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Hey There, Hot Stuff

When Chef Geoff Rhyne first served his signature hot sauce at The Ordinary in Charleston, SC, he wasn’t expecting people to steal it right off their plates. He knew the hot sauce was different than most. He cold-pressed the peppers, fermented them, and aged the sauce in bourbon barrels to give it a depth of flavor that would elevate the taste of his oysters. The sauce Geoff Rhyne created doesn’t just cover food’s taste up with heat. Chef Rhyne’s sauce enhances with layers of flavor that highlight the intrinsic taste of each food. Whether you put Red Clay on braised chicken, raw oysters, or roasted cauliflower, your tastebuds will thank you. This kind of sauce wasn’t available to customers at the time, so foodies had to resort to culinary burglary to take his hot sauce home. Well, Chef Rhyne decided to change that when he started Red Clay Hot Sauce and began making world-class hot sauce you didn’t have to steal to enjoy at home.

Chef Rhyne spent his childhood summers in Georgia surrounded by the area’s red clay and his Granddaddy Jack’s reverence for the land. It was there that “He taught Geoff how to choose quality ingredients and preserve important southern cooking traditions,” according to Molly Fienning, Red Clay Co-Founder and CEO. While Geoff worked tirelessly to handcraft his signature hot sauce, Molly expanded Red Clay’s market across the country. Red Clay experienced explosive growth over the past two years going from $100,000 to $300,000 to $900,000 in gross revenue and launching nationwide on Amazon, Fienning shared with Accountfully. Bottles of Red Clay Hot Sauce stand out on the shelves of Wholefoods, Publix, and Fresh Market, and they sell their line of hot sauces and hot honey directly to consumers through their artful website. But how do you scale a handcrafted hot sauce into a national operation?

Expanding production required serious creative thinking for the team at Red Clay. Since the hot sauce is cold-pressed, most condiment manufacturers weren’t willing to help them scale their operation. Average American hot sauces are boiled and pasteurized which removes some of the pepper’s flavor and personality. Red Clay wasn’t willing to sacrifice the quality of the product just to scale up the operation. After hearing ‘no’ from so many manufacturers, Molly still had two burning questions: who cold-presses? Who ferments?  Juice companies. This idea ignited a hot sauce revolution, and Molly forged a relationship with a large-scale kombucha manufacturer. “We’re probably the only hot sauce in the country made in a kombucha factory,” Fienning told Accountfully.  With their new manufacturing partner, Red Clay began producing the handcrafted quality their customers expect on a larger scale.  Even at this larger production level, they take the time to make their product right. The sauce ages in bourbon barrels for months to achieve the depth of flavor Rhyne first produced and the product is still a living, fermented, and immunity-boosting probiotic.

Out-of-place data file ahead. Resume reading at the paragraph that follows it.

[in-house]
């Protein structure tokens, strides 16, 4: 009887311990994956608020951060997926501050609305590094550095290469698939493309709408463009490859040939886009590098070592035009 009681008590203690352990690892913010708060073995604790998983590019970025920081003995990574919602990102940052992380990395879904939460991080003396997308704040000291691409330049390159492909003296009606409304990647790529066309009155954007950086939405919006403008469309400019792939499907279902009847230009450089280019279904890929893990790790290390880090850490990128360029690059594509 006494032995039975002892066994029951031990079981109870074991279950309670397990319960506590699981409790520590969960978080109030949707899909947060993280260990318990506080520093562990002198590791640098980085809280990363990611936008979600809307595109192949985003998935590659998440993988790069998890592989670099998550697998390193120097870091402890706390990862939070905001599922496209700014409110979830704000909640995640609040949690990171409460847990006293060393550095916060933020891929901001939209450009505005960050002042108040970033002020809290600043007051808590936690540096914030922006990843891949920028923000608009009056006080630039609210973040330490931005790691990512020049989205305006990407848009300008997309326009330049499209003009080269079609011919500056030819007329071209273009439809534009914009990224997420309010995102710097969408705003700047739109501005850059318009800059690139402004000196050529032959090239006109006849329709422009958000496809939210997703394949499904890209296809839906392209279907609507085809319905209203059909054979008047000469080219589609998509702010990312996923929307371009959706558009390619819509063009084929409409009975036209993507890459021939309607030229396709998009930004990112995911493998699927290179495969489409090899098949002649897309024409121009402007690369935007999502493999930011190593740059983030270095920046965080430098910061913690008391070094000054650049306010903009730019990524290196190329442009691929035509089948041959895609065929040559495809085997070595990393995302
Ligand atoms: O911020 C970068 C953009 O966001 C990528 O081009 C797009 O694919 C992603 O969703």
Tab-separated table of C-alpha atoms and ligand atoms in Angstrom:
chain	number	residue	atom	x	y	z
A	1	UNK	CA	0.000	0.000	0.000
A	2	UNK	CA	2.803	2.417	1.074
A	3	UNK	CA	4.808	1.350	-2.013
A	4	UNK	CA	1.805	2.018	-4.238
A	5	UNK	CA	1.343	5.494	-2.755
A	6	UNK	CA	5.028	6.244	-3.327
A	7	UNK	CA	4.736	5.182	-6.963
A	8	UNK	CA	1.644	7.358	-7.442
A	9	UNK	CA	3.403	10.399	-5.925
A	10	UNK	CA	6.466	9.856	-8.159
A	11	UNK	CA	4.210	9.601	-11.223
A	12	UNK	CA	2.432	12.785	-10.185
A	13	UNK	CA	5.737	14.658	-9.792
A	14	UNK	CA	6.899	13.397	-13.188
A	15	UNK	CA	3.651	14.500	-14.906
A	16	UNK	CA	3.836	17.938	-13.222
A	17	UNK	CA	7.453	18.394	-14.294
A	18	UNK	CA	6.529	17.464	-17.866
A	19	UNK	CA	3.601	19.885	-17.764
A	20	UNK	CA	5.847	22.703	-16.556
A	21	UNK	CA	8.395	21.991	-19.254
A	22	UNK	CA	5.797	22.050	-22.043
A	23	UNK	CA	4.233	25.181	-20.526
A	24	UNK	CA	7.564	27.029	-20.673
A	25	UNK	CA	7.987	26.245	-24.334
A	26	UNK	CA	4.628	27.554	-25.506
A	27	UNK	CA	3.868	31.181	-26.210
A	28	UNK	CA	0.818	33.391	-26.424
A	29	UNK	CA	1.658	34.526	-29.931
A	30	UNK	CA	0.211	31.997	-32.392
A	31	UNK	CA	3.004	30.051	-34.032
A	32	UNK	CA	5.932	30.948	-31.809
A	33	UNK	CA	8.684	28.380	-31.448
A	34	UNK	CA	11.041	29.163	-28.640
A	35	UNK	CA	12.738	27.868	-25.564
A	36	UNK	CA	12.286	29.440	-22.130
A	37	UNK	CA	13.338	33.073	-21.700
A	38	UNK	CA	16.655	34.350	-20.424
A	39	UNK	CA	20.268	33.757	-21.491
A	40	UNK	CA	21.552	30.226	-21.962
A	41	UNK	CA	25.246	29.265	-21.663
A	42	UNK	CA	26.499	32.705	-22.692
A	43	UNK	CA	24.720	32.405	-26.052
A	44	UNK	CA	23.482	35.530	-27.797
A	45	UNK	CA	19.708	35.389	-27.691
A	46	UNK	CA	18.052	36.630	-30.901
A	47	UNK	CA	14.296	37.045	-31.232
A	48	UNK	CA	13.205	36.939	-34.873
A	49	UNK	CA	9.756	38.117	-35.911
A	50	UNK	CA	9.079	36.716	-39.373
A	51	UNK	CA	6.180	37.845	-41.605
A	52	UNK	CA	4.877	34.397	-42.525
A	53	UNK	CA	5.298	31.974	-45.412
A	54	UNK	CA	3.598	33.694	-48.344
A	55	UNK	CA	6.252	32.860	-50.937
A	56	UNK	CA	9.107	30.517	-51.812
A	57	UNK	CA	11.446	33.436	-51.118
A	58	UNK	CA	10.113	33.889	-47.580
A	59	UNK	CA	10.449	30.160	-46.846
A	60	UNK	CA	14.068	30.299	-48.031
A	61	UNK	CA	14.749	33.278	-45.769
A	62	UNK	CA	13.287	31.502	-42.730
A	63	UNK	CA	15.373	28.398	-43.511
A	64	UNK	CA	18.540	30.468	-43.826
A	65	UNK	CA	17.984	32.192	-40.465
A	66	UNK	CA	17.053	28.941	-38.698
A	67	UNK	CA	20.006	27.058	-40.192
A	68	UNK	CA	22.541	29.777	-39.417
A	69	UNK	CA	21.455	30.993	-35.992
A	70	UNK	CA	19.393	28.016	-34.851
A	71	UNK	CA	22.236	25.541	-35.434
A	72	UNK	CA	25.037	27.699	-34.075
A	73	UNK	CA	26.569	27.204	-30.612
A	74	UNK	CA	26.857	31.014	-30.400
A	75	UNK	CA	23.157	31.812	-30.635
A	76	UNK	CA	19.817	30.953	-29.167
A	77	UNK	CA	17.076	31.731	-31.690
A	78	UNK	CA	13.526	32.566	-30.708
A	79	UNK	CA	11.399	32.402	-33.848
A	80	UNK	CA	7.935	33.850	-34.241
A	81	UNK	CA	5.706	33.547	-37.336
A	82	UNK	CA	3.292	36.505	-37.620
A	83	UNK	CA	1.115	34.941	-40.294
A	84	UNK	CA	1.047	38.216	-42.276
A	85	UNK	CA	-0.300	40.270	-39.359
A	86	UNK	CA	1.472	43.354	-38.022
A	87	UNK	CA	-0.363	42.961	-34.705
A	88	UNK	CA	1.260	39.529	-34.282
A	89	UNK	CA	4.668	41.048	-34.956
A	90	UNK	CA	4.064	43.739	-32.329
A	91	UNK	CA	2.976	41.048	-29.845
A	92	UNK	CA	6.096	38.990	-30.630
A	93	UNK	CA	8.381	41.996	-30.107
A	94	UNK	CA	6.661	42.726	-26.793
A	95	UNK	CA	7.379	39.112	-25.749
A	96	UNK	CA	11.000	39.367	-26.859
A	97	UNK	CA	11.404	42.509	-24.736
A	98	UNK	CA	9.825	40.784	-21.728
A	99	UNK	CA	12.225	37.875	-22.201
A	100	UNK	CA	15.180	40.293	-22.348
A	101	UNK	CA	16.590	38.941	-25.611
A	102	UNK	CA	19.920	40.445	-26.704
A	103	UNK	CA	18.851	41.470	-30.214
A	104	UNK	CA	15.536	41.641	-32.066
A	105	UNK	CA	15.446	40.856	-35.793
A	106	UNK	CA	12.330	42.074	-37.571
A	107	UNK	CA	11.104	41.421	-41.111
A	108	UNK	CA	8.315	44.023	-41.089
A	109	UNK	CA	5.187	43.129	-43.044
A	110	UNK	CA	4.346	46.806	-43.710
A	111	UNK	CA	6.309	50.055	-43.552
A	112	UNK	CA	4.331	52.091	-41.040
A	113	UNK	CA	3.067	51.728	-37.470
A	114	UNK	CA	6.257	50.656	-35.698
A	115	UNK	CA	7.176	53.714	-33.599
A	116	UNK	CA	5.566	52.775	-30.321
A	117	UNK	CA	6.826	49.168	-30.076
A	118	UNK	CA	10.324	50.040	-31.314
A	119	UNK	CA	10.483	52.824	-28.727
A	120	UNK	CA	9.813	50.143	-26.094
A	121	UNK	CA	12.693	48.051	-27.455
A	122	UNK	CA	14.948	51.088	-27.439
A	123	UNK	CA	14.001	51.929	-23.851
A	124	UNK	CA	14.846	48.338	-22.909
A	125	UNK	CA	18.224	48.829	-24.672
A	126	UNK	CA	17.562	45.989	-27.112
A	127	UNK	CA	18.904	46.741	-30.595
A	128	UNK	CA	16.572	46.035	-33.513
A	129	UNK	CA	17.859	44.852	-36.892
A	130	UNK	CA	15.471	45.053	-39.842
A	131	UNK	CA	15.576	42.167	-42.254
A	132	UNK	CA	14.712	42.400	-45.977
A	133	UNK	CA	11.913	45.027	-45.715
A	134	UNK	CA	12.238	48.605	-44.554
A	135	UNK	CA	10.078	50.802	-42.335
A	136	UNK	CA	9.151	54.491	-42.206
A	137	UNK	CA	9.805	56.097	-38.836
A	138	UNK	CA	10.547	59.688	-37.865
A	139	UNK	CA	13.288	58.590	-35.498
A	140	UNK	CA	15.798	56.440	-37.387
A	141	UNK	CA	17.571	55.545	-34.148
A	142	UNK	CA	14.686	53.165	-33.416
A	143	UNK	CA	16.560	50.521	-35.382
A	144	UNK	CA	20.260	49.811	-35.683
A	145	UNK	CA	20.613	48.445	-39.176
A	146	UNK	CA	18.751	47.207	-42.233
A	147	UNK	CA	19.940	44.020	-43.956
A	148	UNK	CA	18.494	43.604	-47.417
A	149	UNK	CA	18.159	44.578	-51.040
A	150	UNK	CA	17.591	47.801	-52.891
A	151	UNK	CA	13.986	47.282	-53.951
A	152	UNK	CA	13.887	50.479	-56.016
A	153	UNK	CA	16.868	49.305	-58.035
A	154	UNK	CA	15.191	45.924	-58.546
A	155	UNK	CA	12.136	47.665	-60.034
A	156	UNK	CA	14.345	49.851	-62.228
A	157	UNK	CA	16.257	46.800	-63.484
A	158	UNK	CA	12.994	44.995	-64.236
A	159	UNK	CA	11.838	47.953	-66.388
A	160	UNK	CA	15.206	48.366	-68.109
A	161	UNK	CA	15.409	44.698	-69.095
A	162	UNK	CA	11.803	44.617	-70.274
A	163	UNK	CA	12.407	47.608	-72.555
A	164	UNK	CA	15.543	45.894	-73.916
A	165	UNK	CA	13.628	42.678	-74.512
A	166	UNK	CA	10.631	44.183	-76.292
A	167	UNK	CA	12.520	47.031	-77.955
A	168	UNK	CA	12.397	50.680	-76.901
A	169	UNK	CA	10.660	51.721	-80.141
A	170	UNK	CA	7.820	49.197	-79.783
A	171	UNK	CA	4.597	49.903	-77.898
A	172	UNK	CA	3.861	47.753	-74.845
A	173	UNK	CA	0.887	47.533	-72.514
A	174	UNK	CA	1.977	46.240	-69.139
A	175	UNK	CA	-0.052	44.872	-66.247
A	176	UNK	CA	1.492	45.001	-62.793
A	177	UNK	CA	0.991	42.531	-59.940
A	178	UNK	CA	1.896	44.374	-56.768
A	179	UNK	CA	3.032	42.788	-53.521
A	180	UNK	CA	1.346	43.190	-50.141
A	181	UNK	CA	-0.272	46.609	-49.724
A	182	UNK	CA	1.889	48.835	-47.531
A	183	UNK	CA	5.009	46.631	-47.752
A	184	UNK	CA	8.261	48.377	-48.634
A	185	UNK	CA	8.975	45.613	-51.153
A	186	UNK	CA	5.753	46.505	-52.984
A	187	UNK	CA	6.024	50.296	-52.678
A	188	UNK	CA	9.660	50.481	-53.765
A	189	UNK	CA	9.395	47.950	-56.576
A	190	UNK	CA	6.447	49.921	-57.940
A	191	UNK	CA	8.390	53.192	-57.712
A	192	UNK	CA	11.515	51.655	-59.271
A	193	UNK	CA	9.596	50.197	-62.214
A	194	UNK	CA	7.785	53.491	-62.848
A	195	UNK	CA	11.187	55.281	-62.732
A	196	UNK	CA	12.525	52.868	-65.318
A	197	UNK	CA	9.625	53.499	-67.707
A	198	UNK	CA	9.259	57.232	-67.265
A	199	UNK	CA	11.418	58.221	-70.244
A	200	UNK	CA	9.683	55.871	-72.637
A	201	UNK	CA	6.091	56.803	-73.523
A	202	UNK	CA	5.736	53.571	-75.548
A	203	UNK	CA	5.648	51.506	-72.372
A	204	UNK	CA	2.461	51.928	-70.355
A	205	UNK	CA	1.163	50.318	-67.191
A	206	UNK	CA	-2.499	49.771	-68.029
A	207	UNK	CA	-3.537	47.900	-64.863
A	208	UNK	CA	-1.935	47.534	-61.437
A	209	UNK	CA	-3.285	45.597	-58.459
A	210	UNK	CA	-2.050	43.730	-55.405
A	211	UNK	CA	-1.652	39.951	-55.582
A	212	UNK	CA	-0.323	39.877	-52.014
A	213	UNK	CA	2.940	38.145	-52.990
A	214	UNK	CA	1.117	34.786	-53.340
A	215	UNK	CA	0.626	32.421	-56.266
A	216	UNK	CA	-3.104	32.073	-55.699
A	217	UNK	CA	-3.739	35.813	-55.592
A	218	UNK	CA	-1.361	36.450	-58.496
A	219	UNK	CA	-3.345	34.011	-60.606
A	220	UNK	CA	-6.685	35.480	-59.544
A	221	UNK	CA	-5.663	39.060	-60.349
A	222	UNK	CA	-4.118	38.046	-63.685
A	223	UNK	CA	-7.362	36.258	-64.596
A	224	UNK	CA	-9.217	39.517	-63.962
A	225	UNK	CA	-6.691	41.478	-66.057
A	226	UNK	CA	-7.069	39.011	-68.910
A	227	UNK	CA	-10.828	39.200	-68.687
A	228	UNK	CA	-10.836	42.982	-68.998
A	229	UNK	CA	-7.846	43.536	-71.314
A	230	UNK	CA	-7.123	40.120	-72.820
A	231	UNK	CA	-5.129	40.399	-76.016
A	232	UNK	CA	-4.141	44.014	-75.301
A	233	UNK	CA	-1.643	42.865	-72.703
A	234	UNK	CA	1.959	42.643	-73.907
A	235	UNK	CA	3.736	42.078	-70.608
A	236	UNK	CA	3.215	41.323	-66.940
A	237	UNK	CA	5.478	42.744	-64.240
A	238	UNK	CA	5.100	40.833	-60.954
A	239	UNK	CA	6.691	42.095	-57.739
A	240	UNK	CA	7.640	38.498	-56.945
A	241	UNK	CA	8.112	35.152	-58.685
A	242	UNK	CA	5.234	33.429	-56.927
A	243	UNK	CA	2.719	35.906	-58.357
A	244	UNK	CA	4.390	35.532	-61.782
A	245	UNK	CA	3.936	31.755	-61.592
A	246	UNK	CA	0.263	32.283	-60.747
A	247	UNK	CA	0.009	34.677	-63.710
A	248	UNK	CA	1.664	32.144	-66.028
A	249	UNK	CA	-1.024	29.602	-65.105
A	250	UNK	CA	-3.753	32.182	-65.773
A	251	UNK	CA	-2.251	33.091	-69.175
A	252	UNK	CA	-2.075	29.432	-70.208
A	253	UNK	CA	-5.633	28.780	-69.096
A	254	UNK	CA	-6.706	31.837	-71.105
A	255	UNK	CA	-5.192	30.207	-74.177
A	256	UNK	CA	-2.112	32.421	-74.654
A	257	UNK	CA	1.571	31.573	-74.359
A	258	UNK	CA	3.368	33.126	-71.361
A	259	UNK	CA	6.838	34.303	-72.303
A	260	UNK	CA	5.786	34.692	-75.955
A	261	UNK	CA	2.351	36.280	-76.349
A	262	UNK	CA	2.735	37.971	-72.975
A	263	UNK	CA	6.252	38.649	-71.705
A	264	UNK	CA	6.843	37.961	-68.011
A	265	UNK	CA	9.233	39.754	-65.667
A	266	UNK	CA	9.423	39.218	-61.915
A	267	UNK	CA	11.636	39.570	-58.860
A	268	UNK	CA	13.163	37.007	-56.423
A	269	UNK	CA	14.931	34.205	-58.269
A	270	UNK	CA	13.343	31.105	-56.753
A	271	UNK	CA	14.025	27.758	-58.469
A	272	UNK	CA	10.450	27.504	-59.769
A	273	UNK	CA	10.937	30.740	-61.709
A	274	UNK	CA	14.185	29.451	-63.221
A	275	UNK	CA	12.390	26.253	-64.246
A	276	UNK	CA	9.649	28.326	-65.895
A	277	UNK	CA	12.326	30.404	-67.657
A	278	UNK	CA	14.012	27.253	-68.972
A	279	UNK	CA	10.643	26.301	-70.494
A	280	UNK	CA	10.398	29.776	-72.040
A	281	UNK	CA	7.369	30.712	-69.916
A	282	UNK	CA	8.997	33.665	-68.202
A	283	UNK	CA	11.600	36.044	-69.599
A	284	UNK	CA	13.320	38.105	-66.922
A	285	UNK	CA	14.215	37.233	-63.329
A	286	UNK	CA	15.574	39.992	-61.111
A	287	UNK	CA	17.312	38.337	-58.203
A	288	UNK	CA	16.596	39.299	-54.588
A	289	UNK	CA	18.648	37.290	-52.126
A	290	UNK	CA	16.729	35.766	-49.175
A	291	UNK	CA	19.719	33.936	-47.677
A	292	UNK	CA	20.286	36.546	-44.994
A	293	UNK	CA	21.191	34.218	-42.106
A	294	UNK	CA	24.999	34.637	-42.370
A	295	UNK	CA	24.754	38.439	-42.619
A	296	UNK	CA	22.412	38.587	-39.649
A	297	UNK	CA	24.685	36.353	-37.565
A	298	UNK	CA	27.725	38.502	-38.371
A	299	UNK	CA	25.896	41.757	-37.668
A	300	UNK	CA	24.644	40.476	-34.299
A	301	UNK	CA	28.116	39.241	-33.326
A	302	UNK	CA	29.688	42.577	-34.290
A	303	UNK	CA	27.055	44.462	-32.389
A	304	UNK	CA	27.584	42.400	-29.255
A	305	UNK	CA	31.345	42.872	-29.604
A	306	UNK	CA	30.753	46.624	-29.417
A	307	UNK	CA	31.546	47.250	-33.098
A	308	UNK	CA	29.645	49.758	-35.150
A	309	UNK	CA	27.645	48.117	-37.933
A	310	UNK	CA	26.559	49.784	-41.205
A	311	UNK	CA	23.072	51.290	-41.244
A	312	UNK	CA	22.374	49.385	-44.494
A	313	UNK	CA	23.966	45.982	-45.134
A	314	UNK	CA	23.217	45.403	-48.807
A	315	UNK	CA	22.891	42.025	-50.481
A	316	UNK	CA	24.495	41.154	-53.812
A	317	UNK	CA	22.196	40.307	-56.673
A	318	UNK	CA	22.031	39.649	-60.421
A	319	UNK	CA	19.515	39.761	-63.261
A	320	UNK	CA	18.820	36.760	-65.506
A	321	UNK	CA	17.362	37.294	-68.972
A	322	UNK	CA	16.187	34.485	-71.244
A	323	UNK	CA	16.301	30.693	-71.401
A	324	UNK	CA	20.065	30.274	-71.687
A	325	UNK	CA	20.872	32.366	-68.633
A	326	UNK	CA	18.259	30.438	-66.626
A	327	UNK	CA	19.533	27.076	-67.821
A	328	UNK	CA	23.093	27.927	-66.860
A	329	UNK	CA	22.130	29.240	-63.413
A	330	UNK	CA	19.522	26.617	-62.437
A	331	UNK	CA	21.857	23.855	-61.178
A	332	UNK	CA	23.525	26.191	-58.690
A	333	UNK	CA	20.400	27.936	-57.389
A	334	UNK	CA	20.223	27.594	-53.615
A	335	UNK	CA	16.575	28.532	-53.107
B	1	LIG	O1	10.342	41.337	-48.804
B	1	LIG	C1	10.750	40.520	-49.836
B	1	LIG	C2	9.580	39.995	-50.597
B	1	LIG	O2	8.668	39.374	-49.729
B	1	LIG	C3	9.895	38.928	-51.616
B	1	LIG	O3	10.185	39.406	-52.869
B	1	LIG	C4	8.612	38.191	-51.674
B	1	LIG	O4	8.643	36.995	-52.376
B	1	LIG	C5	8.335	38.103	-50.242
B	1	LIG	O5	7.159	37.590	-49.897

Meanwhile, Chef Rhyne is still concocting hot new sauces and innovating the condiment industry with his culinary masterpieces including the only Hot Honey on the market. Red Clay shared, “we utilize only 100% Georgian wildflower honey, sustainably-sourced from a 100-year-old honey factory in rural Georgia in our Red Clay Hot Honeys.” Since the beginning, they’ve made their products with an eye on protecting the land, that’s why they source all their peppers from sustainably-minded farmers near their manufacturing facility on the east coast. It’s also why they use highly recyclable glass and plastic in their packaging and the reason they donate byproducts to a local pig farm for upcycling. In fact, their line of Hot Honeys was created because Chef Rhyne noticed leftover pepper mash at the end of the hot sauce process, and he decided to make something new with a material that would normally go to waste. His invention disrupted the condiment industry by becoming the first spicy, sweet hot honey on the market. Molly shared that currently, Chef Rhyne is working on a new product using the dried mash from the Original and the Carolina hot sauces. While they continue to innovate and expand the condiment industry, the team has never lost sight of their ethos. Quality and sustainability are still at the core of the brand, and now they can spread their condiments, quality, and story across the country.


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